Following Christ includes being less concerned with chasing platform, power, likes, follows, “influencer” vibes, and winning, and more focused on getting low. The way up is the way down. We ascend by descending. We become more by becoming less.
For Christ, this meant death. For us, it means accepting loss and obscurity if that’s what it takes to be at home with Christ. It means valuing steady, humdrum faithfulness more than shiny, shallow platforms. It means becoming at ease with brokenness, contrition, and humility and distancing ourselves from ego, pride, and “project self.” It means chasing character more than chasing reputation. It means nurturing a kind and curious heart, and moving past needing to be respected or right. It means thinking about “success” differently. It means feeling grief about the logs in our own eye versus the specks in another’s. It means treasuring Mary’s son, who is also the Son of God.
The Blessed Virgin said to the Lord, “Let it be to me according to your word.” She knew this would cost her. But despite the misunderstanding, gossip, and her own scarlet letter that would result, Mary followed through with quiet, gutsy, cruciform resolve. Joseph, equally given to the Lord's will, forfeited peer respect, career, and stability to remain by Mary’s side.
Centuries later, people are naming their daughters and sons after Mary and Joseph and their dogs after Herod “the Great.”
I don't know how your year has been, but 2023 has been hard for my family and me. This includes losing two family members and a mentor, etcetera.
But none of our losses can compare to the ones Mary and Joseph bore, nor can our virtue compare to theirs. But like them, we have the constancy of Christ, love in our home, and the kindness of friends who walk with us as we weather, together, our shared human frailty.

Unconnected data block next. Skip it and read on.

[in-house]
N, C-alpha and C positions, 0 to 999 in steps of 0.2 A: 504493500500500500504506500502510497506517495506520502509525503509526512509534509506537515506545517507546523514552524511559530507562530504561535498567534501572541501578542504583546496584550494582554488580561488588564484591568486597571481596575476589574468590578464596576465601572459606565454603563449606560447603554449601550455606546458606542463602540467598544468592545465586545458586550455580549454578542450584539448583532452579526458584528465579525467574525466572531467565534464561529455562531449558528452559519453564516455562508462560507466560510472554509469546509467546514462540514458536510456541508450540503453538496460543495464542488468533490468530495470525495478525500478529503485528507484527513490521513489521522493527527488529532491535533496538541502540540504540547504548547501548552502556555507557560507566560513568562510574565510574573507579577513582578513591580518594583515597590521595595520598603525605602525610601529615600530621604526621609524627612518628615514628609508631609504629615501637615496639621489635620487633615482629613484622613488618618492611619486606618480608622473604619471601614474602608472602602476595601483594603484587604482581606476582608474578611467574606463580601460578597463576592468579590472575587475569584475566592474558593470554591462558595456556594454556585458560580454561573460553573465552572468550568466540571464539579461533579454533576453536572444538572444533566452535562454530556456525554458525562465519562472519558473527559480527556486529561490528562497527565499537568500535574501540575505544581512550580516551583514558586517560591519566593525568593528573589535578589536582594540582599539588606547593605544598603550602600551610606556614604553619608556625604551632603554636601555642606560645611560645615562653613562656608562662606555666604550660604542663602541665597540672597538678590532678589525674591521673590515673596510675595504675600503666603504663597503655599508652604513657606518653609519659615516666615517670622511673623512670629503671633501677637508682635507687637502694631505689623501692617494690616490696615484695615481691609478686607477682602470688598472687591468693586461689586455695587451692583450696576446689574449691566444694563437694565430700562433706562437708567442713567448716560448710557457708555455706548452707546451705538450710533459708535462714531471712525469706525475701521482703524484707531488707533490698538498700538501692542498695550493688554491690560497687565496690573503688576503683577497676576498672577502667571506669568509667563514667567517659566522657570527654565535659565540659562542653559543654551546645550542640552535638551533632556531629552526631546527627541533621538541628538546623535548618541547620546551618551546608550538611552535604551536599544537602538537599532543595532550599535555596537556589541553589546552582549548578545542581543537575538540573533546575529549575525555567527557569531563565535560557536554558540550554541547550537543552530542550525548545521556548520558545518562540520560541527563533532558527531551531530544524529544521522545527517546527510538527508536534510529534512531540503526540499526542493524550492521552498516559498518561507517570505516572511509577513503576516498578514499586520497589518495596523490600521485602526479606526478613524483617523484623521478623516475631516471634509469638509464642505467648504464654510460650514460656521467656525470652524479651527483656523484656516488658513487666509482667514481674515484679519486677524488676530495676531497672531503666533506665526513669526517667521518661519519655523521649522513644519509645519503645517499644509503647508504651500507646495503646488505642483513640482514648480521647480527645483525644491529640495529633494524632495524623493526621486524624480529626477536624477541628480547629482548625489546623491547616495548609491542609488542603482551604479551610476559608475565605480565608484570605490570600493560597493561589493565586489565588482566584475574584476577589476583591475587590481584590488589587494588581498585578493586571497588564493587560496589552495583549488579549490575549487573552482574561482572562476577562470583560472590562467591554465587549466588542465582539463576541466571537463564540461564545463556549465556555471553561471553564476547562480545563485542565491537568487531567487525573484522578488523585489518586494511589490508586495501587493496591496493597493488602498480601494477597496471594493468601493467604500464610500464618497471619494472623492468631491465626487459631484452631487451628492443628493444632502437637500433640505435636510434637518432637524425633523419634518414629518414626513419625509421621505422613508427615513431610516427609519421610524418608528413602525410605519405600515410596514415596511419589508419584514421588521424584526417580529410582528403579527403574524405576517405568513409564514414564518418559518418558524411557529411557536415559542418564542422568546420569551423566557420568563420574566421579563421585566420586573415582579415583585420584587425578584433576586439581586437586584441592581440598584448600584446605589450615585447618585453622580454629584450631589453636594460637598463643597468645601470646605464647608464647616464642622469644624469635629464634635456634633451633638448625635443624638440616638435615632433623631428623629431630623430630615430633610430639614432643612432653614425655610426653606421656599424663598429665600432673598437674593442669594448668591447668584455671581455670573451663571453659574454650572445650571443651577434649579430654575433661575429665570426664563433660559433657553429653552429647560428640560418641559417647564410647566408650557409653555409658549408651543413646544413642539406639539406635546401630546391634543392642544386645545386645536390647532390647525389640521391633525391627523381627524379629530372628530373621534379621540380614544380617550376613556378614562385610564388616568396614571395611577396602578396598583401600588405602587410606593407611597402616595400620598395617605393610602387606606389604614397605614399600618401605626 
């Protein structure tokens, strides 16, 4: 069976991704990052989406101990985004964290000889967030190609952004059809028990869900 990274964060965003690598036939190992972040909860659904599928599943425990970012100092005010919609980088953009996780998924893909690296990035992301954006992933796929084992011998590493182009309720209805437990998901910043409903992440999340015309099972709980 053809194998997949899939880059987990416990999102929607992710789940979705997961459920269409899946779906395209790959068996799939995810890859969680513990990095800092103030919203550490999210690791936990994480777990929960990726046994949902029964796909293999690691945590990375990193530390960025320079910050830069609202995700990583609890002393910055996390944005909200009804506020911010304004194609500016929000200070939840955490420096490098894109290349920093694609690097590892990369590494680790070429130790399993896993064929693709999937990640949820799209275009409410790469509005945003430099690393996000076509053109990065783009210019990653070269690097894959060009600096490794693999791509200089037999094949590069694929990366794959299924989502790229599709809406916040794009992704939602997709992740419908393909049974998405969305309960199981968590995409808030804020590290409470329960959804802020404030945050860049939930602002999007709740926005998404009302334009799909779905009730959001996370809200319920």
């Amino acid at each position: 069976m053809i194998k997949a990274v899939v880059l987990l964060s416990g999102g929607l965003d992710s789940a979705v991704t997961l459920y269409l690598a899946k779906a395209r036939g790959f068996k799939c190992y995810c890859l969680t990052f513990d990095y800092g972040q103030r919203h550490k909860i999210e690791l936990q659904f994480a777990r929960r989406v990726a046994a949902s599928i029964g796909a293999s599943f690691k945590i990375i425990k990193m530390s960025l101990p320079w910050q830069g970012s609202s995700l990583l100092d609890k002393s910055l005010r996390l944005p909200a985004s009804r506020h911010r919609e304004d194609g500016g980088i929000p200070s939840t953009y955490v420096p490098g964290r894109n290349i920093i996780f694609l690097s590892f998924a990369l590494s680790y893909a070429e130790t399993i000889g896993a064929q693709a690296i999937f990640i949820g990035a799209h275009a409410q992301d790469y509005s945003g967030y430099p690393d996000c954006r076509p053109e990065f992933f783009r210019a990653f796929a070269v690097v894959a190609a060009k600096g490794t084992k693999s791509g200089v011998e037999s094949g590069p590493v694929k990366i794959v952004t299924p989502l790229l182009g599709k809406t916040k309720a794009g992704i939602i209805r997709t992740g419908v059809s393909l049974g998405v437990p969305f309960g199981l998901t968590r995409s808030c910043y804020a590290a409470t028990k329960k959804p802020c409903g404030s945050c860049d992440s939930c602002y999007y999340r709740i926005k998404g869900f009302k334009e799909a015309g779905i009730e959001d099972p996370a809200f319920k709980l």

These days, I draw strength from the Psalms of David, the four Gospels, and the Advent narratives. Mary and Joseph are significant in that picture, because God turned their temporal losses into everlasting gain for the whole wide world.
A sign was given to Mary and Joseph when the child was born. In the years that followed, they raised God up as best they could. He learned obedience from them, from the rabbi’s, and especially from the things he suffered. Mary would become a widow, and later watch her firstborn pride and joy get mercilessly mocked, spit at, punctured, and executed before her eyes. As he bled out, he kept looking out for her, ensuring that John was all set to take her in.
By themselves, the harder chapters of life can discourage. But as Mary knew early on, the long view will eventually prevail. With God, future glory will resolve all past regret, present hurt, and future fear. As C.S. Lewis reminds us, heaven will work backwards and turn agony into glory. Mary once saw this as through a mirror dimly, but now she sees it face to face. How proud she must be of her boy. “Look at you, son, seated over there at the right hand of God as you intercede for us all!”
How small Mary’s humiliation, betrayals, losses, sacrifices, and sins must seem to her, now that she is reunited with Jesus and all generations call her blessed.
What better reason could there be to live in hope? If Mary teaches us anything, it is that downward mobility is good, and the best is still to come.